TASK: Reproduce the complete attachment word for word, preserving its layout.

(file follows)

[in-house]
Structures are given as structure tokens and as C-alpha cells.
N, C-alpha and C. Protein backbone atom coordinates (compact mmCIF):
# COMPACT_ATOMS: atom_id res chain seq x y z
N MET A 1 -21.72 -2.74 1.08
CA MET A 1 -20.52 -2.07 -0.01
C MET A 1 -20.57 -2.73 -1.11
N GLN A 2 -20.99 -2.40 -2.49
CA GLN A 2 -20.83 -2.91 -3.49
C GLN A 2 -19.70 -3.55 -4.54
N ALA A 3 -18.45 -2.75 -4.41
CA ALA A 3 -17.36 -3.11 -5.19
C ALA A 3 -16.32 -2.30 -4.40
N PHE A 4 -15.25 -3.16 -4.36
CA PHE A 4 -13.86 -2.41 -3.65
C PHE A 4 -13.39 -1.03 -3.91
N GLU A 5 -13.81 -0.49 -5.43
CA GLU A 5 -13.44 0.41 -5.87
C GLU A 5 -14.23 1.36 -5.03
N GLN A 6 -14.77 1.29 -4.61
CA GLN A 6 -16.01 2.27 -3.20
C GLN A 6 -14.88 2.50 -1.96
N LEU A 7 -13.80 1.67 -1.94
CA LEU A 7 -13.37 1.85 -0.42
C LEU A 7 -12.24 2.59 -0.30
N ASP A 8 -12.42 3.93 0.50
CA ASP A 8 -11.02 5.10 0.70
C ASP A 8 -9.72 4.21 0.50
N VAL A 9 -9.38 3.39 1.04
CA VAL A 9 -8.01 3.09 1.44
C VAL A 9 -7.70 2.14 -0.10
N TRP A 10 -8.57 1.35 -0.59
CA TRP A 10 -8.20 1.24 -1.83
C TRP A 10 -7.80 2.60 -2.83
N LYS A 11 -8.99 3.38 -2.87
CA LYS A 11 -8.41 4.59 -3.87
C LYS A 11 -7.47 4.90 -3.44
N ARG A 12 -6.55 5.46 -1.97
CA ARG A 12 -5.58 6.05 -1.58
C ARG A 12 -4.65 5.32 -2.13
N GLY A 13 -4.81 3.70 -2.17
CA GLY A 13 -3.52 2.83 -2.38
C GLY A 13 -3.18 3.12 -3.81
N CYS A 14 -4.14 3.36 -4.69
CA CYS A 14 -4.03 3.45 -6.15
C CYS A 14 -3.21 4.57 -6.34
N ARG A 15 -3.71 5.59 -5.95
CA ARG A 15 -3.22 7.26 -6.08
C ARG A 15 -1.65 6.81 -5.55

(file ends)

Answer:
[in-house]
Structures are given as structure tokens and as C-alpha cells.
N, C-alpha and C. Protein backbone atom coordinates (compact mmCIF):
# COMPACT_ATOMS: atom_id res chain seq x y z
N MET A 1 -21.72 -2.74 1.08
CA MET A 1 -20.52 -2.07 -0.01
C MET A 1 -20.57 -2.73 -1.11
N GLN A 2 -20.99 -2.40 -2.49
CA GLN A 2 -20.83 -2.91 -3.49
C GLN A 2 -19.70 -3.55 -4.54
N ALA A 3 -18.45 -2.75 -4.41
CA ALA A 3 -17.36 -3.11 -5.19
C ALA A 3 -16.32 -2.30 -4.40
N PHE A 4 -15.25 -3.16 -4.36
CA PHE A 4 -13.86 -2.41 -3.65
C PHE A 4 -13.39 -1.03 -3.91
N GLU A 5 -13.81 -0.49 -5.43
CA GLU A 5 -13.44 0.41 -5.87
C GLU A 5 -14.23 1.36 -5.03
N GLN A 6 -14.77 1.29 -4.61
CA GLN A 6 -16.01 2.27 -3.20
C GLN A 6 -14.88 2.50 -1.96
N LEU A 7 -13.80 1.67 -1.94
CA LEU A 7 -13.37 1.85 -0.42
C LEU A 7 -12.24 2.59 -0.30
N ASP A 8 -12.42 3.93 0.50
CA ASP A 8 -11.02 5.10 0.70
C ASP A 8 -9.72 4.21 0.50
N VAL A 9 -9.38 3.39 1.04
CA VAL A 9 -8.01 3.09 1.44
C VAL A 9 -7.70 2.14 -0.10
N TRP A 10 -8.57 1.35 -0.59
CA TRP A 10 -8.20 1.24 -1.83
C TRP A 10 -7.80 2.60 -2.83
N LYS A 11 -8.99 3.38 -2.87
CA LYS A 11 -8.41 4.59 -3.87
C LYS A 11 -7.47 4.90 -3.44
N ARG A 12 -6.55 5.46 -1.97
CA ARG A 12 -5.58 6.05 -1.58
C ARG A 12 -4.65 5.32 -2.13
N GLY A 13 -4.81 3.70 -2.17
CA GLY A 13 -3.52 2.83 -2.38
C GLY A 13 -3.18 3.12 -3.81
N CYS A 14 -4.14 3.36 -4.69
CA CYS A 14 -4.03 3.45 -6.15
C CYS A 14 -3.21 4.57 -6.34
N ARG A 15 -3.71 5.59 -5.95
CA ARG A 15 -3.22 7.26 -6.08
C ARG A 15 -1.65 6.81 -5.55